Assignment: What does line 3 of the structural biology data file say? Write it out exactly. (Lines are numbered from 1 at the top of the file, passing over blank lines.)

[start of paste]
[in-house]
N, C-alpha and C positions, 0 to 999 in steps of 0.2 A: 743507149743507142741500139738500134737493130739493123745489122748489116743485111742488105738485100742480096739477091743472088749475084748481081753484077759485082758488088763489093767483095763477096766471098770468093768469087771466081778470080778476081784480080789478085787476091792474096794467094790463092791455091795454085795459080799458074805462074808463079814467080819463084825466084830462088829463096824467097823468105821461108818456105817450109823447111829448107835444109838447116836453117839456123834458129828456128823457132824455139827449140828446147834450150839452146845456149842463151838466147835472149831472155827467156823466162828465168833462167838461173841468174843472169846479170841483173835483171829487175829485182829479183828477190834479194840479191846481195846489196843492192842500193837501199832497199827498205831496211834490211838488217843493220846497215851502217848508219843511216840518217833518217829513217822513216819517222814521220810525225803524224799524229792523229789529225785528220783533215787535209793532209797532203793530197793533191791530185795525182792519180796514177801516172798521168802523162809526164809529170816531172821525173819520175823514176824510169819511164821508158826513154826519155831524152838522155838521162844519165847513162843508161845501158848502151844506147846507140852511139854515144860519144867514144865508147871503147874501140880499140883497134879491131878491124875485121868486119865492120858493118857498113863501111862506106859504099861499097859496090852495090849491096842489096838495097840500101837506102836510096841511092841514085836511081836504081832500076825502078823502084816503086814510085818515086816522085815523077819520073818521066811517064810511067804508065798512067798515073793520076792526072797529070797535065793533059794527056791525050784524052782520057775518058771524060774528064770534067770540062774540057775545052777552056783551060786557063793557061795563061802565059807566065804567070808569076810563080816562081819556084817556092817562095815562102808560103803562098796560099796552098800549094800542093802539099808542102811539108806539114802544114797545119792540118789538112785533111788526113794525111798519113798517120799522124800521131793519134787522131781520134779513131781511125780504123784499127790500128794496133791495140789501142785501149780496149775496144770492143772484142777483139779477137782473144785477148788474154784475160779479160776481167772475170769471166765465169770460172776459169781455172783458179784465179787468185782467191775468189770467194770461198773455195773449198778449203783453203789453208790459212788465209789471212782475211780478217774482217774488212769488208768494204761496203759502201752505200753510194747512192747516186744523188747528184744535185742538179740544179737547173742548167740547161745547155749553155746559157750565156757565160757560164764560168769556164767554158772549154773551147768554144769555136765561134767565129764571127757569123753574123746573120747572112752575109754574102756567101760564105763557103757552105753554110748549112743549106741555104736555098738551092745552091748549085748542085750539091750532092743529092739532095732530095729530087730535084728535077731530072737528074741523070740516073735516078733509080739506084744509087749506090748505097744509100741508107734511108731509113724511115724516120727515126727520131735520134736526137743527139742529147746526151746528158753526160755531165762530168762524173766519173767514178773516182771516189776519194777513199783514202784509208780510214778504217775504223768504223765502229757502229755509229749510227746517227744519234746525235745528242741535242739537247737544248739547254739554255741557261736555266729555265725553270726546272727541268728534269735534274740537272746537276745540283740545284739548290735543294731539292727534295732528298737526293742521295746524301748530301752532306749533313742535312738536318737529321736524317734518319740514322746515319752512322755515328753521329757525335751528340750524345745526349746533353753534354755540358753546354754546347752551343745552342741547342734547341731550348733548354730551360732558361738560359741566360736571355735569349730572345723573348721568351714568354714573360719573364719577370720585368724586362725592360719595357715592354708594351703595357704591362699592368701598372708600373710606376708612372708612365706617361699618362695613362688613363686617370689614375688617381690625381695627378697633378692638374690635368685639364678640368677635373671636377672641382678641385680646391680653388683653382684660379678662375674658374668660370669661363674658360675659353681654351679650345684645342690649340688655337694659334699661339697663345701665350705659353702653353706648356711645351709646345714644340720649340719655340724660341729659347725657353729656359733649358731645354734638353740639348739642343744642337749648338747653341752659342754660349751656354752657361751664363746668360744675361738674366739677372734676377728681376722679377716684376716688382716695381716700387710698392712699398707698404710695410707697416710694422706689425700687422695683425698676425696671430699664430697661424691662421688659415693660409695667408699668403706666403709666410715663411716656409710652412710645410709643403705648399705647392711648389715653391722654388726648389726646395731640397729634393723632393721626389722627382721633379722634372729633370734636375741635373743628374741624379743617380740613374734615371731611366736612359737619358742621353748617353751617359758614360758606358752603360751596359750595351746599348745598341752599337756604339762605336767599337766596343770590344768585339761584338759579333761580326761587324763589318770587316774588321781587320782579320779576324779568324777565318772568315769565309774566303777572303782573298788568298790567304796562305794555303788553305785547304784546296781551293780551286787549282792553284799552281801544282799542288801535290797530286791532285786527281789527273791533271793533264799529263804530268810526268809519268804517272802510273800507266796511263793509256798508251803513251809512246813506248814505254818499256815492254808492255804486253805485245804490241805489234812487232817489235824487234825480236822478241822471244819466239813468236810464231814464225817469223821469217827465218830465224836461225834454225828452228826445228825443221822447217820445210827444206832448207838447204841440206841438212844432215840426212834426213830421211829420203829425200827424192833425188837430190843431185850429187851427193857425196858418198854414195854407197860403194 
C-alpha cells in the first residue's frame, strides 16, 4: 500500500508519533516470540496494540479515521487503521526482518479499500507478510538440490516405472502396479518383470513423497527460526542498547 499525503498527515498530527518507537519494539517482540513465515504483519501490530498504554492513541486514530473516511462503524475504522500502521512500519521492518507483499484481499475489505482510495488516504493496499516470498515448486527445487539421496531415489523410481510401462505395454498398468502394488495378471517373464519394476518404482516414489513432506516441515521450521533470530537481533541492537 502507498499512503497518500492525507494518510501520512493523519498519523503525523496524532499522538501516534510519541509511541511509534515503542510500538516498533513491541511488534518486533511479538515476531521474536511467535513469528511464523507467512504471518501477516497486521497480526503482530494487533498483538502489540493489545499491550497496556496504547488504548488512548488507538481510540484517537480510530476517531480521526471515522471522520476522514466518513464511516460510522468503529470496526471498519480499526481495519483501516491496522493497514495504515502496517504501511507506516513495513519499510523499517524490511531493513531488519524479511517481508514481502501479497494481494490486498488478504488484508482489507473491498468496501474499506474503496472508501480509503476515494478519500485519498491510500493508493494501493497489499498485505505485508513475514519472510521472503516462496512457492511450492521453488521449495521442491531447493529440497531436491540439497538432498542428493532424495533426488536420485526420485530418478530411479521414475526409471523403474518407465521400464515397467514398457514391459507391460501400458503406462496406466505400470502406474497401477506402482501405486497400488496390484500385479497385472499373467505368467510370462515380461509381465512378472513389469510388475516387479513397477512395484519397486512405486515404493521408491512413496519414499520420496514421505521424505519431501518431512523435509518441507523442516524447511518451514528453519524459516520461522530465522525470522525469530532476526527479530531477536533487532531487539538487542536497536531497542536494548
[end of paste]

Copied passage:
C-alpha cells in the first residue's frame, strides 16, 4: 500500500508519533516470540496494540479515521487503521526482518479499500507478510538440490516405472502396479518383470513423497527460526542498547 499525503498527515498530527518507537519494539517482540513465515504483519501490530498504554492513541486514530473516511462503524475504522500502521512500519521492518507483499484481499475489505482510495488516504493496499516470498515448486527445487539421496531415489523410481510401462505395454498398468502394488495378471517373464519394476518404482516414489513432506516441515521450521533470530537481533541492537 502507498499512503497518500492525507494518510501520512493523519498519523503525523496524532499522538501516534510519541509511541511509534515503542510500538516498533513491541511488534518486533511479538515476531521474536511467535513469528511464523507467512504471518501477516497486521497480526503482530494487533498483538502489540493489545499491550497496556496504547488504548488512548488507538481510540484517537480510530476517531480521526471515522471522520476522514466518513464511516460510522468503529470496526471498519480499526481495519483501516491496522493497514495504515502496517504501511507506516513495513519499510523499517524490511531493513531488519524479511517481508514481502501479497494481494490486498488478504488484508482489507473491498468496501474499506474503496472508501480509503476515494478519500485519498491510500493508493494501493497489499498485505505485508513475514519472510521472503516462496512457492511450492521453488521449495521442491531447493529440497531436491540439497538432498542428493532424495533426488536420485526420485530418478530411479521414475526409471523403474518407465521400464515397467514398457514391459507391460501400458503406462496406466505400470502406474497401477506402482501405486497400488496390484500385479497385472499373467505368467510370462515380461509381465512378472513389469510388475516387479513397477512395484519397486512405486515404493521408491512413496519414499520420496514421505521424505519431501518431512523435509518441507523442516524447511518451514528453519524459516520461522530465522525470522525469530532476526527479530531477536533487532531487539538487542536497536531497542536494548